Filter kapi in cool kiosks? That’s the USP of new-age entrepreneurs who’ve jumped on to the beverage bandwagon. Anusha Parthasarathy tracks down some success stories

After the recent outbreak of cappuccinos, expressos and lattes, Chennai’s beloved filter coffee is back with a bang in trendy, on-the-go kiosks. It is no longer confined to a few hotels or the halcyon memories of those who sat sipping them on thinnais, but comes in take away cups with Indian snacks to accompany.

Madras Coffee House was started two years ago when two friends wanted to drink coffee and didn’t know where to go. “Kumaravelan and I love filter coffee and found that it was too expensive in hotels. We don’t frequent tea shops and wanted something priced in between, offering good quality, hygienic coffee,” says Prasanna Venkatesh.

And so, Madras Coffee House opened its first kiosk at Chennai One IT Park in Perungudi, offering authentic filter coffee. “This was in June 2010,” says Prasanna, “and now we have eight stand-alone outlets and another eight in tie-up with a popular sweet shop.” The outlets are at Express Avenue, T. Nagar, Avadi with more coming up at Valluvar Kottam and Central Station.

Filter coffee on-the-go

Kaapi Cheenu in Alwarpet has a similar story. “When I was doing my MBA in Ahmedabad, I ran the student-run retail store there. After a while, I was fed up with tea and got my own percolator to make coffee. Soon, people began asking me for it and it became a huge hit on the campus. When I passed out I wanted to start something similar here. The kiosk model appealed to me because you usually never get filter coffee on-the-go,” says Manu Srinivas aka Cheenu.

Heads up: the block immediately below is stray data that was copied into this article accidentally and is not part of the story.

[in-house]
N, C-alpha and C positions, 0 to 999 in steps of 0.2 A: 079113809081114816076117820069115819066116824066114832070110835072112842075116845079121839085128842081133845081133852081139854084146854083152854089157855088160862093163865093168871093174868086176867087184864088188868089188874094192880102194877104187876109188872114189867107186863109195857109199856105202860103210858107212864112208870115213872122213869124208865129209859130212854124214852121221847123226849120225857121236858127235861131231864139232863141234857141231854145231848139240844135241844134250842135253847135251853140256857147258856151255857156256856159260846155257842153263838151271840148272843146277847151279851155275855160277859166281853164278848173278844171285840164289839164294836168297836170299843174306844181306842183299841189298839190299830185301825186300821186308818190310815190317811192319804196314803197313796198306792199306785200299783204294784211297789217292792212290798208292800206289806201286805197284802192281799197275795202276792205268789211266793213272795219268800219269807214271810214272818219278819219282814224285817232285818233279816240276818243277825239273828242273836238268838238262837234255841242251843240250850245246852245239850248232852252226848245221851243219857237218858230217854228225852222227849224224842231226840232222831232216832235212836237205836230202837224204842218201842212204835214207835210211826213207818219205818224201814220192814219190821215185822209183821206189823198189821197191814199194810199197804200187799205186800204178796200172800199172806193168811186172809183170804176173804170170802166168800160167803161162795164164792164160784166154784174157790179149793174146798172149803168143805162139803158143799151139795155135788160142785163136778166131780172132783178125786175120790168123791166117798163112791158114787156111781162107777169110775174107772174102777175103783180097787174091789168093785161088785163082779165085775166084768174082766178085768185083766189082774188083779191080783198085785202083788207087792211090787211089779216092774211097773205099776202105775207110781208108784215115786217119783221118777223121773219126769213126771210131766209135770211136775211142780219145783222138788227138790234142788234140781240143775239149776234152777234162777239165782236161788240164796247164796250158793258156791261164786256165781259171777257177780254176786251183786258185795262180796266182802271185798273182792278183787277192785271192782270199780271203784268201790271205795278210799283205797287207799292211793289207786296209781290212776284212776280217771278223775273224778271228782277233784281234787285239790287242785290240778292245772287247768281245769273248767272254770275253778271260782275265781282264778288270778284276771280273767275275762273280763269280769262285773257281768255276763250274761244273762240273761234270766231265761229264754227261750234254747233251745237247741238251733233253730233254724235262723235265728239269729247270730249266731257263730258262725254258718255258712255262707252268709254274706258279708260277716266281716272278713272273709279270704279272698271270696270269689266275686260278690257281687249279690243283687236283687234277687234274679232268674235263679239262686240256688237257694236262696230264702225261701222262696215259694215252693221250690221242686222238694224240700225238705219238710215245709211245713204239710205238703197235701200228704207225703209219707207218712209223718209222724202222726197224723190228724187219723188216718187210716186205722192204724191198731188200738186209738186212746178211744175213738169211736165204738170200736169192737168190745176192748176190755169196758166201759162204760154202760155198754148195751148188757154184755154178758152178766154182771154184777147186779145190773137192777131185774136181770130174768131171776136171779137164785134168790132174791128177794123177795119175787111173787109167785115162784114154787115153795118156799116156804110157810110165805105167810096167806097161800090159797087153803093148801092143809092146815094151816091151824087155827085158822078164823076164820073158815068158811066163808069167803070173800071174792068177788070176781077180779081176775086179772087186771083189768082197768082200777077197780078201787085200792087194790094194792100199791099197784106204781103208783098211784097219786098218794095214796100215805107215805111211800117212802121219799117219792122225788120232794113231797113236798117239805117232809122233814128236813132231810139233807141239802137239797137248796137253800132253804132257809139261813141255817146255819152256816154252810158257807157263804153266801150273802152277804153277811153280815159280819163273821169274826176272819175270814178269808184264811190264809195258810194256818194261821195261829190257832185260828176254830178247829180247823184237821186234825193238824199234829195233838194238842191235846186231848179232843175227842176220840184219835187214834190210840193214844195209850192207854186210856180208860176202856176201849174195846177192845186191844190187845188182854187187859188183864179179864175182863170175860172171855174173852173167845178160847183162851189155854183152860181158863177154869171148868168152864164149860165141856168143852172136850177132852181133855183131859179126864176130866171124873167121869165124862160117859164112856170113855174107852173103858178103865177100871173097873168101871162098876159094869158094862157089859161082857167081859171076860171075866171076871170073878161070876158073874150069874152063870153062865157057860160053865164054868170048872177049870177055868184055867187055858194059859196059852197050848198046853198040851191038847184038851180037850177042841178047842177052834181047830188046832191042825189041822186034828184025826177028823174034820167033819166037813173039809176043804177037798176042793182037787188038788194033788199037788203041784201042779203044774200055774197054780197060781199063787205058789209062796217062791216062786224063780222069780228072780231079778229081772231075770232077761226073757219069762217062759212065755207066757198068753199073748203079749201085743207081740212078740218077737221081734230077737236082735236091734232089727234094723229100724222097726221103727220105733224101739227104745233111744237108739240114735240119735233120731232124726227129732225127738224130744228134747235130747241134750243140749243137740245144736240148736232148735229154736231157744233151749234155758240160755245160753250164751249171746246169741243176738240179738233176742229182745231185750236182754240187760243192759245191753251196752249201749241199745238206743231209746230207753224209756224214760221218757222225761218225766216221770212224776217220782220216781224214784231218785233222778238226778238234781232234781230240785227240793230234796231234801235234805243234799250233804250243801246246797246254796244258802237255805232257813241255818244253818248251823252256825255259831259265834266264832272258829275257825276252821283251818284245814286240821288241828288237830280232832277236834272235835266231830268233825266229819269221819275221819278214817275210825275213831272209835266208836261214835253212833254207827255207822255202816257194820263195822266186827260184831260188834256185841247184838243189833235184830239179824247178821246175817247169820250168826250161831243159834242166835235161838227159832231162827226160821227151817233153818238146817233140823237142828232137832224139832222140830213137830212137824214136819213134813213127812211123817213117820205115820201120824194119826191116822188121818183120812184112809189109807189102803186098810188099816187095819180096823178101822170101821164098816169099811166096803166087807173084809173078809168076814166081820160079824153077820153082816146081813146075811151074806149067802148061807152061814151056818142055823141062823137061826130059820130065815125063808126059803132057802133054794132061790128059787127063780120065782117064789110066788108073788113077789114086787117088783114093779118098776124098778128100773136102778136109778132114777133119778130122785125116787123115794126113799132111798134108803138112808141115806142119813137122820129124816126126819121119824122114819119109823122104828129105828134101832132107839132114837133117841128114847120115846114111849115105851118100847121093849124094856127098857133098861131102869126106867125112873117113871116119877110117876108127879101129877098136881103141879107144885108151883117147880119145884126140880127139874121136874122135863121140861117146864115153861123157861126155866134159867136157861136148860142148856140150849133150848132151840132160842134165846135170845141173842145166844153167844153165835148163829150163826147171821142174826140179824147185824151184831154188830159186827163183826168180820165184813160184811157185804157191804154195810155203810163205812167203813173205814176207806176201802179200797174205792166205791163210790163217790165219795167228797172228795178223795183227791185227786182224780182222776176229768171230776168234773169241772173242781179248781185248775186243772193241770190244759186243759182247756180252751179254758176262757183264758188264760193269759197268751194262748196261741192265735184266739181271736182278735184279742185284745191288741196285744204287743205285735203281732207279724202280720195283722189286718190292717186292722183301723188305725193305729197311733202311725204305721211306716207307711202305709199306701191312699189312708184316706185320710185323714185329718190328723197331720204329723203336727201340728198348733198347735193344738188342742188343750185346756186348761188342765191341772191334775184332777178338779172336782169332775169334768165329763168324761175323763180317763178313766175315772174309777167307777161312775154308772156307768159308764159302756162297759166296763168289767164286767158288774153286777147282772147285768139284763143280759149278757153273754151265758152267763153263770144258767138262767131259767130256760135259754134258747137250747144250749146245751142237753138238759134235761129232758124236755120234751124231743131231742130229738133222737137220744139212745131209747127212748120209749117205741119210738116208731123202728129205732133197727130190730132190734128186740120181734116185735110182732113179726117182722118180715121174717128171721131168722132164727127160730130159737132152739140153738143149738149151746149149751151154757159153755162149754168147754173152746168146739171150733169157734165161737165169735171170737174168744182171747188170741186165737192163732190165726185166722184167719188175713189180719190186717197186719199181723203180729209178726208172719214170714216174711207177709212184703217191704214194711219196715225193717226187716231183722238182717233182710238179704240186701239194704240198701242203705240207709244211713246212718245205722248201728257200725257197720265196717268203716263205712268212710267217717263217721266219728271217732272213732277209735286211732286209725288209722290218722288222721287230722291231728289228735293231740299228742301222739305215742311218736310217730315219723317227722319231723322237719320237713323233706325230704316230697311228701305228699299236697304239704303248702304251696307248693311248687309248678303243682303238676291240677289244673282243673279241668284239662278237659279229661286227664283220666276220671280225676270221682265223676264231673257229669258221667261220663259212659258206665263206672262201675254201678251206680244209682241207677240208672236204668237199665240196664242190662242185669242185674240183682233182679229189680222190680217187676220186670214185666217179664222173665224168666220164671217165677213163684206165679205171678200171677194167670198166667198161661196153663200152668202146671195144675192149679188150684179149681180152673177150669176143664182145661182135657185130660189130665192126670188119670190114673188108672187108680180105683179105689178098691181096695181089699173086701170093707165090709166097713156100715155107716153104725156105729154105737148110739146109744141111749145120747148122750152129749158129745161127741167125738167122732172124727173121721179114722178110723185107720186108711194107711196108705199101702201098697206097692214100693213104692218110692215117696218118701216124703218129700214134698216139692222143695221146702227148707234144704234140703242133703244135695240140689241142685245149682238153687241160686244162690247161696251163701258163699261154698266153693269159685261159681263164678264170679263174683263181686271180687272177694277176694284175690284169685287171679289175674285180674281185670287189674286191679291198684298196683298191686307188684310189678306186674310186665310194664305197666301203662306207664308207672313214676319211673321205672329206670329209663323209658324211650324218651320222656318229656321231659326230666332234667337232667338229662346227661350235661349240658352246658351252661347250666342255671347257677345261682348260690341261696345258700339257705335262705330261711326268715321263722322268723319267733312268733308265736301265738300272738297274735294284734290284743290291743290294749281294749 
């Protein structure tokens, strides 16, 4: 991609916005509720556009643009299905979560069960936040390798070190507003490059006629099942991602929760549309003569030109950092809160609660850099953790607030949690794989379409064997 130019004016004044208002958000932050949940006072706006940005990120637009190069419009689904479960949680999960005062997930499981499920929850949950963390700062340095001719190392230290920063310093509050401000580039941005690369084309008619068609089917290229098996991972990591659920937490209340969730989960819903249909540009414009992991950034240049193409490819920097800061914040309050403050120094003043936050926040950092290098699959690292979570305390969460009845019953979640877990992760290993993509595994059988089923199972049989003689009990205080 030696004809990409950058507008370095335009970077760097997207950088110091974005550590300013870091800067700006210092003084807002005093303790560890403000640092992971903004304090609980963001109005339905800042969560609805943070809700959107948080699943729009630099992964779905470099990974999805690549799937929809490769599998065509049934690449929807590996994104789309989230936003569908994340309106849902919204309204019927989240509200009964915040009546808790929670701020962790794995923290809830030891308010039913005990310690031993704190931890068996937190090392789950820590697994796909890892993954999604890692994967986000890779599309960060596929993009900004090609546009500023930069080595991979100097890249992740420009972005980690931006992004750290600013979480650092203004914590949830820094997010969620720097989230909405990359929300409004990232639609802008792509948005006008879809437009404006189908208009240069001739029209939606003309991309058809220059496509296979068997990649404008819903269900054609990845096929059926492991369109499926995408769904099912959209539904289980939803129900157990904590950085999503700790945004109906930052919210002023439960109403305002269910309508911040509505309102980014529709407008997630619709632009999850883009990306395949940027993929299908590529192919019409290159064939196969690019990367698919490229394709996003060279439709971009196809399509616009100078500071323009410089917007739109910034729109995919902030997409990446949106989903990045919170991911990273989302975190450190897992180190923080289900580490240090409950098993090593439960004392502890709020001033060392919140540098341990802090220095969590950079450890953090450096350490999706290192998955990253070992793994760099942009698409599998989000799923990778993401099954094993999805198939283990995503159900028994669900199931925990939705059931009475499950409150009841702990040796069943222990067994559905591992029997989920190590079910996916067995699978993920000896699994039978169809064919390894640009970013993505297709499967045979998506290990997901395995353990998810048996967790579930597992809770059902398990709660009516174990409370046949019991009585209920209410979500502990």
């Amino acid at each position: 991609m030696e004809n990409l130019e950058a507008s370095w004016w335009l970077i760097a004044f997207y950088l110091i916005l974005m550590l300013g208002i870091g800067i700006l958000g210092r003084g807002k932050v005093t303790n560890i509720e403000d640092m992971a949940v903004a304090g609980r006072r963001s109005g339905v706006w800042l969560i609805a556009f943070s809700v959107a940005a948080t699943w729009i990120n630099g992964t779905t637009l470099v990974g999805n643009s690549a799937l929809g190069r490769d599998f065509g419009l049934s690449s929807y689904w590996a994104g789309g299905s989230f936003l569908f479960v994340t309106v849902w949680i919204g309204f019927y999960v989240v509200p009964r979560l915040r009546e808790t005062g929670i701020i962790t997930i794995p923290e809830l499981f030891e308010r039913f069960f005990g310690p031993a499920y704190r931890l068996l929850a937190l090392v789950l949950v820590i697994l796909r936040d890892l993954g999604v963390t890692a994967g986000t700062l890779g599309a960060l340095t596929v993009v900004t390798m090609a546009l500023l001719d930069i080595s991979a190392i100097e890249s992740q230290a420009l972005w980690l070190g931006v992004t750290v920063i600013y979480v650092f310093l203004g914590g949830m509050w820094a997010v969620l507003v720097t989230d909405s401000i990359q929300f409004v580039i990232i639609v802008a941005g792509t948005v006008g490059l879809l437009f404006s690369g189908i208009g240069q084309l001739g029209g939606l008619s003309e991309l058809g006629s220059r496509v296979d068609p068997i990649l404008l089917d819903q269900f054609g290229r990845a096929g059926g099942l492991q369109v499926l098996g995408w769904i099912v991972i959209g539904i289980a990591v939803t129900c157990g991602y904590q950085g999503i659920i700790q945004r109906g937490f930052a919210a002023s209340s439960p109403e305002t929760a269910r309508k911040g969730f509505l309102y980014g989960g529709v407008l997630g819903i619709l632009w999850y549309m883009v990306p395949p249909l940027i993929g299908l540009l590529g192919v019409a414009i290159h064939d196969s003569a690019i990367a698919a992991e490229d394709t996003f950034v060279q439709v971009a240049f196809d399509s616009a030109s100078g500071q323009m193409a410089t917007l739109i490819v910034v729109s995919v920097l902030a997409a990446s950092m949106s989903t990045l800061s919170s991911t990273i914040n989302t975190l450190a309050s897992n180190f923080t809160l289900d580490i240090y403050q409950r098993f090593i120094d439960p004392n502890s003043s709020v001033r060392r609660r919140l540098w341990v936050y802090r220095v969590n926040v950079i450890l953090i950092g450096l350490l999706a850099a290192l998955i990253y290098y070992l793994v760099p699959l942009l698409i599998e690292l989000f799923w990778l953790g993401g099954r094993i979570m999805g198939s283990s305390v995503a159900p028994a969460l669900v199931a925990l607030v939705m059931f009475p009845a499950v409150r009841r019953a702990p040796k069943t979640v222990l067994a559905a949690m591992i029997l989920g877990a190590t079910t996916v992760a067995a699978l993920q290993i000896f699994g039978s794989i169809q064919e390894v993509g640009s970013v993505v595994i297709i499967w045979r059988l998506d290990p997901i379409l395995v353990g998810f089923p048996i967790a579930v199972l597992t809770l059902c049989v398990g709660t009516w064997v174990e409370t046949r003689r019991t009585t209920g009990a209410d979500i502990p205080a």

Targeting colleges and corporates is Kaapi Kudil, a venture of Concepto Delicacies. K. Gurunathan, director, says “When you think of this city, the first thing that comes to your mind is filter coffee. But it’s a dying tradition and you don’t get to taste this coffee anywhere except in a few hotels. We’re trying to bring those homemade flavours and use no chicory in our coffee. We have three outlets so far and are targeting 20 by June next year. We’re also looking at a highway restaurant model in the future. ”

Idli Vilas on R.K. Salai had a tea and coffee kiosk even before it opened as a restaurant. “We just let the kiosks stay since they were doing well,” says R. Marimuthu, the manager. “People told us it was convenient since those just stopping by for coffee needn’t step in and wait for the order.”

Manu, on the other hand, has just one outlet and hopes to expand soon. Kaapi Cheenu’s kiosk, resembles an old Kumbakonam house with its thoon (pillar), thinnai (pyol) and tiled roof.

Idli Vilas’ kiosks open in the wee hours of the morning and serve till late at night. “We start getting customers from as early as 6.30 a.m. Joggers, walkers and others come for their morning dose,” says Marimuthu. “The coffee station closes at 11 p.m. We get about 600 customers a day at our kiosks.”

And it’s not just coffee on the menu. “We serve some tea, cookies, puffs and samosas as well,” says Prasanna. Cheenu’s kiosk offers four kinds of vadai, rosemilk and some beverages. “Our coffee is also customised,” says Manu.

Kaapi Kudil also offers panagarkandu pal, sukku coffee and vazhaipoo vadai,” says Gurunathan.